Srikrishna Panel recommends varied options to buy time అక్టోబర్ 29, 2010Posted by Telangana Utsav in Andhra, Andhrapreneurship, compromise, Congress, Hyderabad, Identity, Jai Andhra, KCR, Mulki, Parliament, politics, regionalism, Settler, TRS.
Panel may give 5 options to soothe Telangana tempers
Economic Times, 29 October 2010
NEW DELHI: As the Telangana Committee , headed by Justice B N Srikrishna , sits down to pen its report for submission by December 31, indications are that the panel may present the government with a range of scientifically reasoned out options — be it formation of a separate Telangana state, a united Andhra Pradesh, making Hyderabad a Union territory, or more — and list the pros and cons of each. Put simply, the committee will leave it to the government to pick the best-possible solution, preferably through political consensus to be evolved within a limited time-frame.
According to sources in the government, the panel may come up with 4-5 “optimal” solutions to the Telangana imbroglio, based on issues raised by various Andhra groups during their discussions with the committee members. It will list the implications, both positive and negative, of accepting each of these options. The reasoning will be based on objective assessments as well as well-researched facts and figures relating not only to historical background but also to aspects like economic activity, education, health, cultural issues, waters and irrigation, power, evolution of Hyderabad, security-related issues, public employment and sub-regional aspirations.
Although the panel is still mulling whether to give a decisive recommendation on the best-possible solution, it is clear on one thing: that the range of options recommended by the panel shall be credible and well-researched enough for any discerning leader to understand the reasoning behind them.
Once Justice Srikrishna submits the report, all eyes will be on the home ministry to take a call on how to implement it. The ministry could either take a decision straight away in consultation with other government leaders, or appoint an interlocutor to decide on the best-possible solution; leave it to the state government to examine the solutions suggested; or start discussions afresh with political parties of the state to evolve consensus on the best-possible solution.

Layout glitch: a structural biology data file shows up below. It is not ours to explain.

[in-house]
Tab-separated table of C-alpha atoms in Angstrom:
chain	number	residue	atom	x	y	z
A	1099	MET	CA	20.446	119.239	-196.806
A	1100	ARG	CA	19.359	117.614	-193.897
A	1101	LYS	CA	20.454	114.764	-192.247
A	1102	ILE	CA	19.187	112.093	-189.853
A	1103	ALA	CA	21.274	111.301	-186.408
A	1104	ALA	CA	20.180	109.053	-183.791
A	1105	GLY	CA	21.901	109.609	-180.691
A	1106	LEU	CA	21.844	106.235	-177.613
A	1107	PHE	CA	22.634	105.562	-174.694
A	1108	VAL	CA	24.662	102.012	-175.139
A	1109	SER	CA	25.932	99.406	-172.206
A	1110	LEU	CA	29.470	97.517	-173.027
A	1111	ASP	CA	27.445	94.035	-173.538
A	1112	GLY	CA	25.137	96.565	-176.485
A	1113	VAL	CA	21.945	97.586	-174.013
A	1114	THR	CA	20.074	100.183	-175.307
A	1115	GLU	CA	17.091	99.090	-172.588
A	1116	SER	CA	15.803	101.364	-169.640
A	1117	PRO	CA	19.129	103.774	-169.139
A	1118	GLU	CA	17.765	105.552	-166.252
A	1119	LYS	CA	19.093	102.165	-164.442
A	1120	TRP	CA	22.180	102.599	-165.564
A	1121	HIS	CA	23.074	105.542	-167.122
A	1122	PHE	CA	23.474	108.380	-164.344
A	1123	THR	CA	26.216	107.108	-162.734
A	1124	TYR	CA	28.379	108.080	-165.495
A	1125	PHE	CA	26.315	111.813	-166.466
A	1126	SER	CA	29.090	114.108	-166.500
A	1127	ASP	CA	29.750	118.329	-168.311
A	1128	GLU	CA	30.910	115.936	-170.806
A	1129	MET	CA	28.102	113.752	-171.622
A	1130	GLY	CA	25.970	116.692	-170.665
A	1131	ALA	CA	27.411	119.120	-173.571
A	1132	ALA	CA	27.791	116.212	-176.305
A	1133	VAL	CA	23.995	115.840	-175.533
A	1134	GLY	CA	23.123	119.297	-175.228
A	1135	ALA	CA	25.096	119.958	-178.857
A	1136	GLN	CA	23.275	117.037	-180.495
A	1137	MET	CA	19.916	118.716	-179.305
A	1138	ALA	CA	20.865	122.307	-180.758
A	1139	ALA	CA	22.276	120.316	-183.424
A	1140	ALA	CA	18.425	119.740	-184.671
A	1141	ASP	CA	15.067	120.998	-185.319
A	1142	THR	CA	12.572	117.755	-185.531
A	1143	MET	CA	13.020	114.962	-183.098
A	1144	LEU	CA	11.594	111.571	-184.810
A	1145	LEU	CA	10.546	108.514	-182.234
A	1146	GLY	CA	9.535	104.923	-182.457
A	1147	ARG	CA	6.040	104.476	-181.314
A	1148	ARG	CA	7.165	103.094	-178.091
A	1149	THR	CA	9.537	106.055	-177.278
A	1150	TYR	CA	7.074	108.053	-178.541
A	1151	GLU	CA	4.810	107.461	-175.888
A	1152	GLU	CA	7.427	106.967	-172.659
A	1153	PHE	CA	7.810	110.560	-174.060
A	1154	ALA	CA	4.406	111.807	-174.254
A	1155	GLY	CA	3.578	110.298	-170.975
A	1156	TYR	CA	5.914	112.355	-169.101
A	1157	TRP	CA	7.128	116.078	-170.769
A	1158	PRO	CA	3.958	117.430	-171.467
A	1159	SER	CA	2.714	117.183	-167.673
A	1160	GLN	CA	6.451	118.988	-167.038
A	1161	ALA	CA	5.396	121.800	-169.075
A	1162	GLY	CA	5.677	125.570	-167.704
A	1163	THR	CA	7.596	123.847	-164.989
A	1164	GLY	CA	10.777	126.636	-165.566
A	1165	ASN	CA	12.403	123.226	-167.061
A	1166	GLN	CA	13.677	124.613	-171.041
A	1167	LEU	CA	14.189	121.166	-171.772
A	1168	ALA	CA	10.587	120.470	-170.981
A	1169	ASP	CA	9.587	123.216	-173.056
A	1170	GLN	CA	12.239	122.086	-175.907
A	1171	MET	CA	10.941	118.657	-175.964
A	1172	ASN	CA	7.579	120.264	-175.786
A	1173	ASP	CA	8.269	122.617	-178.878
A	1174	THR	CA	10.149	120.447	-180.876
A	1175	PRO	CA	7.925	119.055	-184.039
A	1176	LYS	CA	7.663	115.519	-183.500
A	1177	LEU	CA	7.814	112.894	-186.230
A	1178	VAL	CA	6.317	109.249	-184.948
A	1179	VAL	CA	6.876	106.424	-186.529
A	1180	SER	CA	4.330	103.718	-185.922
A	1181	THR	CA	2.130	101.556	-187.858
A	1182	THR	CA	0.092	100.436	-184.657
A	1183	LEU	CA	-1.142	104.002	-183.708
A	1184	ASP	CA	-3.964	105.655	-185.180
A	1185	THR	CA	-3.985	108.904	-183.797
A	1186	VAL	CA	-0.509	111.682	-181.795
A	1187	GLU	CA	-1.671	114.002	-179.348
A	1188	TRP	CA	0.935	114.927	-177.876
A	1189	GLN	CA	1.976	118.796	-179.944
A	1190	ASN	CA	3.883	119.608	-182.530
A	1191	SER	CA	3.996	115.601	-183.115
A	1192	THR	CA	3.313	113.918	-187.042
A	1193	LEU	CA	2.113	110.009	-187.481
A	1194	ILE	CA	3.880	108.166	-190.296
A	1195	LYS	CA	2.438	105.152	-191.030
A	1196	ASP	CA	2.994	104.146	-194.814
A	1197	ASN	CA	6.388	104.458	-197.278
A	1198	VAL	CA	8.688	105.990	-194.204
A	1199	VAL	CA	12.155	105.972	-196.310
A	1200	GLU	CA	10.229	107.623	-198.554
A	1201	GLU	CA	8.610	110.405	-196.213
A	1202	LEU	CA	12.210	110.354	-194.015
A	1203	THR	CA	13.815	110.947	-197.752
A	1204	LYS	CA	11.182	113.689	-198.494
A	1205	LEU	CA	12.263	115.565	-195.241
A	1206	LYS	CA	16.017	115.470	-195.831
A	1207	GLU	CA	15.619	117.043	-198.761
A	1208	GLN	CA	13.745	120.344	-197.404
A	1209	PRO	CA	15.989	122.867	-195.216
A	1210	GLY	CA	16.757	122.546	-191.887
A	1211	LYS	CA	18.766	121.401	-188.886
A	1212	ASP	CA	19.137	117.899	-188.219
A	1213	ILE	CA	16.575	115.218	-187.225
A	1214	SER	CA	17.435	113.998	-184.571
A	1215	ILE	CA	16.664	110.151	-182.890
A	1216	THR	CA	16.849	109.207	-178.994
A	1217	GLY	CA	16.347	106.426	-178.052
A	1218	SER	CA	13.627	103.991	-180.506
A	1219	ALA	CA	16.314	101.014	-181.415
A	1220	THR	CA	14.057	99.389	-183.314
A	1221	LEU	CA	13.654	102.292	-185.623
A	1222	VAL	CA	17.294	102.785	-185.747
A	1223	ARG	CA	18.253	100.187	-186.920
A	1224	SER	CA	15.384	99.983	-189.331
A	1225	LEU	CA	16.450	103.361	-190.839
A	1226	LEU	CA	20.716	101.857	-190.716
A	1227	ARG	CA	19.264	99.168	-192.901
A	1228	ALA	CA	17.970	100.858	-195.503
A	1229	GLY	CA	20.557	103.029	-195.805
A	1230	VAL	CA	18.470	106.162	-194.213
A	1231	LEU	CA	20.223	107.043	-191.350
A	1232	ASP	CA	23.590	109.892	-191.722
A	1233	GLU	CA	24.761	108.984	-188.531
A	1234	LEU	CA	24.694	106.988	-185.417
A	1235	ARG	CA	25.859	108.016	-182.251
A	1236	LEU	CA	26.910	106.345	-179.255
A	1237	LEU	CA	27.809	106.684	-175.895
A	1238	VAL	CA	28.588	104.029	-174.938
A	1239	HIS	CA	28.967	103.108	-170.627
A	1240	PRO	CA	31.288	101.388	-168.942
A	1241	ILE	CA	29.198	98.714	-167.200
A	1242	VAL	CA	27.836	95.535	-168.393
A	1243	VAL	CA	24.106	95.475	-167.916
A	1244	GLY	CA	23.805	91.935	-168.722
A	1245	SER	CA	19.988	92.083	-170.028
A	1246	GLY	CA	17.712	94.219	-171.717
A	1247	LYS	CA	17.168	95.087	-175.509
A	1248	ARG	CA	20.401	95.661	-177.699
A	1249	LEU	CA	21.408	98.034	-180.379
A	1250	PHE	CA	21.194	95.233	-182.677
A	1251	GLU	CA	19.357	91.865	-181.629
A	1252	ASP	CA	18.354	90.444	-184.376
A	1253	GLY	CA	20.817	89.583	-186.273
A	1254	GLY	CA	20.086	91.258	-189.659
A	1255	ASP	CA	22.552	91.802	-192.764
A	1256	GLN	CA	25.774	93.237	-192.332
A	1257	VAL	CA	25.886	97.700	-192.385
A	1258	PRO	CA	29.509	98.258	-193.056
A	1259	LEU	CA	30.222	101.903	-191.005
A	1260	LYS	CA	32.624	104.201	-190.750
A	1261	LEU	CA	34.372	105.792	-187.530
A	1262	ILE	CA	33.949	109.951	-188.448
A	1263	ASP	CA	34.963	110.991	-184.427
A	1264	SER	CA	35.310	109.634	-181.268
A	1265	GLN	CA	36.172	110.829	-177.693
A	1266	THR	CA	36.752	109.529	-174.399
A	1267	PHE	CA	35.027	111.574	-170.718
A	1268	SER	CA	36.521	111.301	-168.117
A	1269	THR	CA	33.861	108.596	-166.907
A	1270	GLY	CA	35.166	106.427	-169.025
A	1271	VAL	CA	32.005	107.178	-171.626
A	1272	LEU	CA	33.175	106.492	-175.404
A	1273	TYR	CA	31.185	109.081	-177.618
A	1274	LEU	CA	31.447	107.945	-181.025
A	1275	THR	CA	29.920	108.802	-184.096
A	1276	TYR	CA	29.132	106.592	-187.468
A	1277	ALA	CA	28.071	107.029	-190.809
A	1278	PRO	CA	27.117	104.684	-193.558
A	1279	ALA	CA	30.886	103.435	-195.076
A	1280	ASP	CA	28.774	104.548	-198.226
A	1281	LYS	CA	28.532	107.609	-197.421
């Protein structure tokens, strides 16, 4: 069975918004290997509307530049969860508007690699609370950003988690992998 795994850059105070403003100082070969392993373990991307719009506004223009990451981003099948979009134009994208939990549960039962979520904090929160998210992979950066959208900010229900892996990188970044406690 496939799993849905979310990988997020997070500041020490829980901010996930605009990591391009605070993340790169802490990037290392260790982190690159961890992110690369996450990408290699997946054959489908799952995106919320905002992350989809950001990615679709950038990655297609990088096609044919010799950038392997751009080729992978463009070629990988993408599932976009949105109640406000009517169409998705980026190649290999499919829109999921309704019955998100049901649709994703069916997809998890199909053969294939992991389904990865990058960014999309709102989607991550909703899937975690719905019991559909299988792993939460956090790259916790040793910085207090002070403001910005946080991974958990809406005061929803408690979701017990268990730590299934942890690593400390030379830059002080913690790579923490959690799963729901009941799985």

Observers say the third option of settlement through political consultations over a limited time-frame is not only the most democratic but also will give the government breathing time to soothe any frayed nerves over the report.
Incidentally, going by the demands and suggestions before the panel — made over the last eight months in 3,000 detailed memorandums received by the panel and during hundreds of interactions with political party representatives, NGOs, social groups, lawyers and student bodies across the state — the options on the table are not only limited to keeping Andhra Pradesh united or the formation of a separate state of Telangana, with Hyderabad as its capital, even as a new capital is named for Andhra. A third option before the panel is to make Hyderabad a Union territory while retaining it as a capital both for Andhra and Telangana states. However, this is slightly tricky as Hyderabad is not a contiguous area. Interestingly, there have been suggestions that it be made contiguous by stretching the boundaries of the Hyderabad UT right up to the border of the proposed state for Telangana.
There are also a couple of other options, with demands being raised for a separate Rayalseema. The panel is expected to address all these issues while devising the “optimal solutions” it has been tasked to suggest as part of its terms of reference.
The report of the committee will base its findings on historical developments since 1948, when Hyderabad became a state of the Union, government sources said. A separate chapter will put in perspective its historical background, right from the Hyderabad’s accession, formation of Andhra Pradesh in 1956 and beyond